Are you looking to sell your car with an outstanding loan? This might sound tricky, but it can be done. Outstanding loans that result in negative equity can prevent the possibility of trading in your car for a new one at the dealership. Great, you say, how will I ever be able to sell my carDon’t worry, you still have options:

  • You can sell the car to a private party for the balance of the loan
  • You can pay extra to reduce the loan balance
  • You can finance the negative equity with a zero-percent credit card loan
  • You can find a dealership with a loan payoff incentive or rebate program
  • You can keep the car and pay down the loan over time

Obviously, you don’t want to keep the car any longer than necessary. Upon finding out that your car’s value is “underwater” or “upside-down” you’ll want to replace it with a car that more accurately represents the value you paid for it. Since you owe more than what the car is worth, though, you’ll need to find a way to close that gap before you can get a new car.

Selling the Car to a Third Party

Although the trade-in option is essentially out, you may be able to find a private buyer who is interested in purchasing your car. Check your local Craigslist or list the car on Ebay for the best chance at getting it sold. The problem here is that if you don’t find someone willing to pay more for your car than what it is worth —an unlikely scenario— you’re still liable for the difference in equity.

At this point, your options include paying out-of-pocket to reduce the balance or financing the equity. If you don’t have a couple thousand dollars or more in savings that you can spend, you might be able to finance the negative equity with a zero-percent credit card loan. It can be risky, and you’ll want to be absolutely certain you’re able to pay off that credit card quickly, but if you can get a rate lower than that of your car loan, it can be a helpful ally. The important thing here is keeping the new loan term as short as possible.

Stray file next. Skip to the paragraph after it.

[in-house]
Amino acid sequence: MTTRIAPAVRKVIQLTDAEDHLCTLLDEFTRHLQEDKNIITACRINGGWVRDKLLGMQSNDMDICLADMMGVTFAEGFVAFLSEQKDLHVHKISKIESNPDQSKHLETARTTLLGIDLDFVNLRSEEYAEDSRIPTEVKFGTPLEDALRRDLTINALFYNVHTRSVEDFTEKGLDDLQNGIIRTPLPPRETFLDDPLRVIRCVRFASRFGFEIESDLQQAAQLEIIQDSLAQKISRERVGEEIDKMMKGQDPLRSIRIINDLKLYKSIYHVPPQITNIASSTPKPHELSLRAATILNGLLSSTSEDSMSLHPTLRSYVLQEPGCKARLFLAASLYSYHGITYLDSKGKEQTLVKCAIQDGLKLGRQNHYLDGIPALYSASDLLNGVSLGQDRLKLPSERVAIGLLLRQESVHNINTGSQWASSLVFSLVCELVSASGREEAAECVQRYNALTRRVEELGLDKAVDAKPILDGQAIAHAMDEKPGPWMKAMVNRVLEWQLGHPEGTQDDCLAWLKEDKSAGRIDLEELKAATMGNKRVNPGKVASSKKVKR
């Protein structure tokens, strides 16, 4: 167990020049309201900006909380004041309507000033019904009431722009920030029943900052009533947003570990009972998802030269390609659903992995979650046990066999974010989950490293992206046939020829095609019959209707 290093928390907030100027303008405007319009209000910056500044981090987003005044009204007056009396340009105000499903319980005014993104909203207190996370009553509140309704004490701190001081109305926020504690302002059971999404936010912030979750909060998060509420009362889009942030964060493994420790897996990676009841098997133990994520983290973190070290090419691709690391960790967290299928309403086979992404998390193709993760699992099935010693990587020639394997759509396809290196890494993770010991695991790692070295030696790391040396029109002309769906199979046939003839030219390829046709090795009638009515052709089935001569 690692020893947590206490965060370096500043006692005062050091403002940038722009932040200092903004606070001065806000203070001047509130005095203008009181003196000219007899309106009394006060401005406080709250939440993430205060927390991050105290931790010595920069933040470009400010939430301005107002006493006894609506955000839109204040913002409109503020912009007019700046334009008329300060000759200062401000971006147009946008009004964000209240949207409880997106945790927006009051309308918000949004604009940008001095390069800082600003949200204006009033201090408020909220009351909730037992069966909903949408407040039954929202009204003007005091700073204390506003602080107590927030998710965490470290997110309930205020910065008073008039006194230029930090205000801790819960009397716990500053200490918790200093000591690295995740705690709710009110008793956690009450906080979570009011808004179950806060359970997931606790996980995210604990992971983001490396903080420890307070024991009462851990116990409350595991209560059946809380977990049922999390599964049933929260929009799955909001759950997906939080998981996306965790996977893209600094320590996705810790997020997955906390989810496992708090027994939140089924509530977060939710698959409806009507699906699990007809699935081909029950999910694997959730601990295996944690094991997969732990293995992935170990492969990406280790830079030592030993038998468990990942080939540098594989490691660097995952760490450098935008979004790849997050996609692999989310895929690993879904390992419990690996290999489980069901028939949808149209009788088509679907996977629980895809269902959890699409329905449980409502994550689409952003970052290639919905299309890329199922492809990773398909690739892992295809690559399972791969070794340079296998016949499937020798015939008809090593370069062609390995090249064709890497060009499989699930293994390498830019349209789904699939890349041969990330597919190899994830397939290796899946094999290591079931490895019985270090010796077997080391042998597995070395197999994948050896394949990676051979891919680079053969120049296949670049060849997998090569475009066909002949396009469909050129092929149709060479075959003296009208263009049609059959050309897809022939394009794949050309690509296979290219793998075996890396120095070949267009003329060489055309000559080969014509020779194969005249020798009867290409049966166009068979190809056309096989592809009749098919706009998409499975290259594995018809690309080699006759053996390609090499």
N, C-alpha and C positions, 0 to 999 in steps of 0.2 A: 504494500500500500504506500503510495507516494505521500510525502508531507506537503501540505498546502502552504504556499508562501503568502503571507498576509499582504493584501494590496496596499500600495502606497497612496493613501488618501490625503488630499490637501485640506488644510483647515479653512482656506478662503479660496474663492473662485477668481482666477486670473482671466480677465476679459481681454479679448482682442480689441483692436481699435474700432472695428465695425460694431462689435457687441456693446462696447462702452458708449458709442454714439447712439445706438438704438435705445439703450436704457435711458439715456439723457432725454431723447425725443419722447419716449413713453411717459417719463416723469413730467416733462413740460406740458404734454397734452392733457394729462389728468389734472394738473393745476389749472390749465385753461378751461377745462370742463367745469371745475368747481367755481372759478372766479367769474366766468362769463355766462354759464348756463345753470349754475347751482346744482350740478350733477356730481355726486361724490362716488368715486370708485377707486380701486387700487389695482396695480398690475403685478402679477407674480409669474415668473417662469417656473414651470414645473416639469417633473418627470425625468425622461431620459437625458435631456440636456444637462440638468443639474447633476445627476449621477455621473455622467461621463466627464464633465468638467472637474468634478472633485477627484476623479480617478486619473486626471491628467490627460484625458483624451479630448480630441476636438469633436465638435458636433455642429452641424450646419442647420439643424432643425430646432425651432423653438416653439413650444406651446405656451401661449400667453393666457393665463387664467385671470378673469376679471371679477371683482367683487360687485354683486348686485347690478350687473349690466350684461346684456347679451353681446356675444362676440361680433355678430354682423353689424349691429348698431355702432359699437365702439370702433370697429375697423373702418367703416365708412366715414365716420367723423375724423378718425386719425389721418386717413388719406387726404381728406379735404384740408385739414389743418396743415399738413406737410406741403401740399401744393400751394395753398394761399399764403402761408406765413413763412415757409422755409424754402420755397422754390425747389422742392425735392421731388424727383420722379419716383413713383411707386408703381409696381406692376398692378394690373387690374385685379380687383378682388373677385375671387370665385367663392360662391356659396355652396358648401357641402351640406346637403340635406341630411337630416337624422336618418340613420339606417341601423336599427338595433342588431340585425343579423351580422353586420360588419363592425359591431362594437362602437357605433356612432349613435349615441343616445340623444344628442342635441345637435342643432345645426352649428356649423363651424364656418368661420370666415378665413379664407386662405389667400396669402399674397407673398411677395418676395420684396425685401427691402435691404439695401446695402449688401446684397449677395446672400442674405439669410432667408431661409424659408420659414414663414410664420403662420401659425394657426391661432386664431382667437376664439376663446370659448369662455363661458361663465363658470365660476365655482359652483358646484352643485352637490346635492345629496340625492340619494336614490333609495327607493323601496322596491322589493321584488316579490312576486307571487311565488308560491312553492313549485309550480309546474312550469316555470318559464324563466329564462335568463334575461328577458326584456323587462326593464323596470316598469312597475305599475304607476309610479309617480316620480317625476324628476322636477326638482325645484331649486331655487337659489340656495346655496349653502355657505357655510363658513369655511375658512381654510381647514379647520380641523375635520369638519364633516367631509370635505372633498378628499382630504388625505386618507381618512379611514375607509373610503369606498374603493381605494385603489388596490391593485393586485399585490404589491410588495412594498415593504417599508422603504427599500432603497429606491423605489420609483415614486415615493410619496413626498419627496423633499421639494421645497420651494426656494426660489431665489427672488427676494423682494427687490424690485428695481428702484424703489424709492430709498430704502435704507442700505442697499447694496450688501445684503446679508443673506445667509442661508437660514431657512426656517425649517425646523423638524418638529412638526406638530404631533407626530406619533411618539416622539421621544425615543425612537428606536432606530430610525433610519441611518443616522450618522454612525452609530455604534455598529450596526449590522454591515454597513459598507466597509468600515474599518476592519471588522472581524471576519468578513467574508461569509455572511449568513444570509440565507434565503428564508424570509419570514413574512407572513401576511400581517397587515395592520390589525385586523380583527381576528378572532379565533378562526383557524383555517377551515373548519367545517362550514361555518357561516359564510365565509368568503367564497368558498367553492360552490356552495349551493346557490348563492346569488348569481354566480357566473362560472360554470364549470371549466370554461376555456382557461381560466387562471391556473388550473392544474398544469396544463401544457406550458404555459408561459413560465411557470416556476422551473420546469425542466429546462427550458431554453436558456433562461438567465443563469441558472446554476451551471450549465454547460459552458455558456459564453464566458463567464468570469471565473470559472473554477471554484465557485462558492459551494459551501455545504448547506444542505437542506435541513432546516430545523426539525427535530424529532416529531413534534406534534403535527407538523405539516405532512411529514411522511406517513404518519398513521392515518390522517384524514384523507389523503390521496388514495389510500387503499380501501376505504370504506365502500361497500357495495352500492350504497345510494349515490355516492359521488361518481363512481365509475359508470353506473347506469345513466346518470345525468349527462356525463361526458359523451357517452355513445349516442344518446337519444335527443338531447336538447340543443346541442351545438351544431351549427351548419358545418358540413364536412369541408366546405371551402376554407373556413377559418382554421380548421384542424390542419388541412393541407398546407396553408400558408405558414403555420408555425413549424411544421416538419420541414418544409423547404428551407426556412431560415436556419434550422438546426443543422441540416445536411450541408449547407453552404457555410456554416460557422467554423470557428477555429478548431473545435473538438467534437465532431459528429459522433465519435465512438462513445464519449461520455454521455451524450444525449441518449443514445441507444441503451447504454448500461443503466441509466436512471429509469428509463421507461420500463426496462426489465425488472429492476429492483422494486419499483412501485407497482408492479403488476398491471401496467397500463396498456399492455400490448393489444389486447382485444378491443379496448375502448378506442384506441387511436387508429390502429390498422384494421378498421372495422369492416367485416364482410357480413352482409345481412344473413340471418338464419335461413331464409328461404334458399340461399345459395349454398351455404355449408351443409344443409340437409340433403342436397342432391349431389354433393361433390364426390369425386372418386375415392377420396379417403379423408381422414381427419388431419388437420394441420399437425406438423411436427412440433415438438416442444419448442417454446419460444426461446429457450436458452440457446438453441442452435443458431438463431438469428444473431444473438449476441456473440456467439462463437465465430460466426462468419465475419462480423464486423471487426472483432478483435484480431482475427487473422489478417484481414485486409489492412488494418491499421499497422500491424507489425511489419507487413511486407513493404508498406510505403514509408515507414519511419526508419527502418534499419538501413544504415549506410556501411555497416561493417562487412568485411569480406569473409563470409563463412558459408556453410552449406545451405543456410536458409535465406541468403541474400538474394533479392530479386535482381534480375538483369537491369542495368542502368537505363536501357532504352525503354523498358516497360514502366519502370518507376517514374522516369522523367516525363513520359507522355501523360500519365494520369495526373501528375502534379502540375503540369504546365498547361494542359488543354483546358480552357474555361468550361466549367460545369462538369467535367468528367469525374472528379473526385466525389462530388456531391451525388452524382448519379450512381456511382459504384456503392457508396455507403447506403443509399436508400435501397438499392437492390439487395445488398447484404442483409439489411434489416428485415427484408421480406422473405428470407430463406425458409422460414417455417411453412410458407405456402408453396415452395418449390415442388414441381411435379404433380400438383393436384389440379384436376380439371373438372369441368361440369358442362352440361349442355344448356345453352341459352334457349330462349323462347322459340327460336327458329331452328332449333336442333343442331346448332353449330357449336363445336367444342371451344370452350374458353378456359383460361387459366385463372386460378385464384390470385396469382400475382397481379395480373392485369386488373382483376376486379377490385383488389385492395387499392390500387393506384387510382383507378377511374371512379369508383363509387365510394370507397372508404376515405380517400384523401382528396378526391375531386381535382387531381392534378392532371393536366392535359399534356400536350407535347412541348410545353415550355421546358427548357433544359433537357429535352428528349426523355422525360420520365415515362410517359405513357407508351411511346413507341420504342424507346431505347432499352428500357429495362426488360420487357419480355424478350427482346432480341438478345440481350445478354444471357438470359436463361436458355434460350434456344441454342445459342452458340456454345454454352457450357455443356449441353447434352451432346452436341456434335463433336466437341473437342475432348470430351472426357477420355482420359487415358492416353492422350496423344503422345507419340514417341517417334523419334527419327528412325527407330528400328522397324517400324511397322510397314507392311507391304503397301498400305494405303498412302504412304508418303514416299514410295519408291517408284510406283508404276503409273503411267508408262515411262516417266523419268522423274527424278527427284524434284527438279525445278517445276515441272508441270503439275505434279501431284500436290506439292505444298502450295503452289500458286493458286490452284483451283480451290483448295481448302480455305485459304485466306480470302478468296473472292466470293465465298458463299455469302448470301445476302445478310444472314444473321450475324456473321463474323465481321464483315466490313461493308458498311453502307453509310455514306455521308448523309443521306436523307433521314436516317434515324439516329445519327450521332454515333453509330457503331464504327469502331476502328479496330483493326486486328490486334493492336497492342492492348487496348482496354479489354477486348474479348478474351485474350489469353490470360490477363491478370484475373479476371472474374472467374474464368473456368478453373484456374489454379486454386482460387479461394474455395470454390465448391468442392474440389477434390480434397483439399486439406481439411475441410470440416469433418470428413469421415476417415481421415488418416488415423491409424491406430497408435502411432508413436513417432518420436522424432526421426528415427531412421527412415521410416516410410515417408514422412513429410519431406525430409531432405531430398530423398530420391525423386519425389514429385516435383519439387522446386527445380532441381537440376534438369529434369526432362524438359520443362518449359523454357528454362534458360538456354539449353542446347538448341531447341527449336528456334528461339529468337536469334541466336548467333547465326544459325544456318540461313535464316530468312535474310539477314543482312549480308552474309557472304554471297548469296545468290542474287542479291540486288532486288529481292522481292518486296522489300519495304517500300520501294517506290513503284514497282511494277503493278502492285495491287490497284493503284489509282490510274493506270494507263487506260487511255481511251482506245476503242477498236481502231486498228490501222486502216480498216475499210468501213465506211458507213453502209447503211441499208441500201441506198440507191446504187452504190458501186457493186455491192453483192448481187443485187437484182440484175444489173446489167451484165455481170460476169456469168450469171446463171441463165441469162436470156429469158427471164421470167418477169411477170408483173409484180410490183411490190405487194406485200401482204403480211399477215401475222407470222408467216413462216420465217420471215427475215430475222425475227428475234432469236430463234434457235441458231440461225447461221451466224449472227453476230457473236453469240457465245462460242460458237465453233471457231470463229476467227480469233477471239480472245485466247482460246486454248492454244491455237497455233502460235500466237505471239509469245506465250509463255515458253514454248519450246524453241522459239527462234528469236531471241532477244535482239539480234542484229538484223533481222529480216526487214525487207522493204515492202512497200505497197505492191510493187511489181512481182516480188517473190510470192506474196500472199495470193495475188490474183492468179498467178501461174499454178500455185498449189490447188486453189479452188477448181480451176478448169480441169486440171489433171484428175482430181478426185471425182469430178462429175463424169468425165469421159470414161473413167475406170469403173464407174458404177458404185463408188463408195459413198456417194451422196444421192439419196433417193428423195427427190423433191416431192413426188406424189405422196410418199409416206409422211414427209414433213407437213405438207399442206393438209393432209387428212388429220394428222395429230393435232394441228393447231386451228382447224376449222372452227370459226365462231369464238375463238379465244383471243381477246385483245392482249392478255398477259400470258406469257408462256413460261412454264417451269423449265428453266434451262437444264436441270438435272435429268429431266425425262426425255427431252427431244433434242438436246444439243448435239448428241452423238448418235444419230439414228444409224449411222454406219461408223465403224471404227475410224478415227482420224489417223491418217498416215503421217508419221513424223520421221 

Selling the Car to a Dealer

If you find a dealer who is willing to assume liability of the loan and either sell you a new car or make a trade, you need to be very careful about how they plan on proceeding. Ask how the dealer plans on treating the negative equity and get a clear, concise answer you understand—then have them point where those terms are stipulated in the contract you sign. Remember that a dealer can say one thing and have you sign another.

Whatever you do, do not purchase another car and roll the negative equity into a new loan for that car. At first, this idea may seem to work out somehow, since you get a new car, get rid of the old car and, after all, you’ll still have to make monthly payments anyways—but look at the numbers. If you incorporate the negative equity into a new car loan, you’re essentially burying yourself deeper in debt, increasing negative equity with money financed through additional lending, making the problem worse.

Dealerships that offer loan payoff incentives may actually be doing this without telling you, so be sure to ask for a clear and complete explanation of the loan payoff process before agreeing to anything. If the dealer is aggressively trying to get you to agree to a toxic loan, you’re encouraged to report them to the Federal Trade Commission or your state Attorney General.

SEE ALSO:   Do I Pay Taxes When I Sell My Car?

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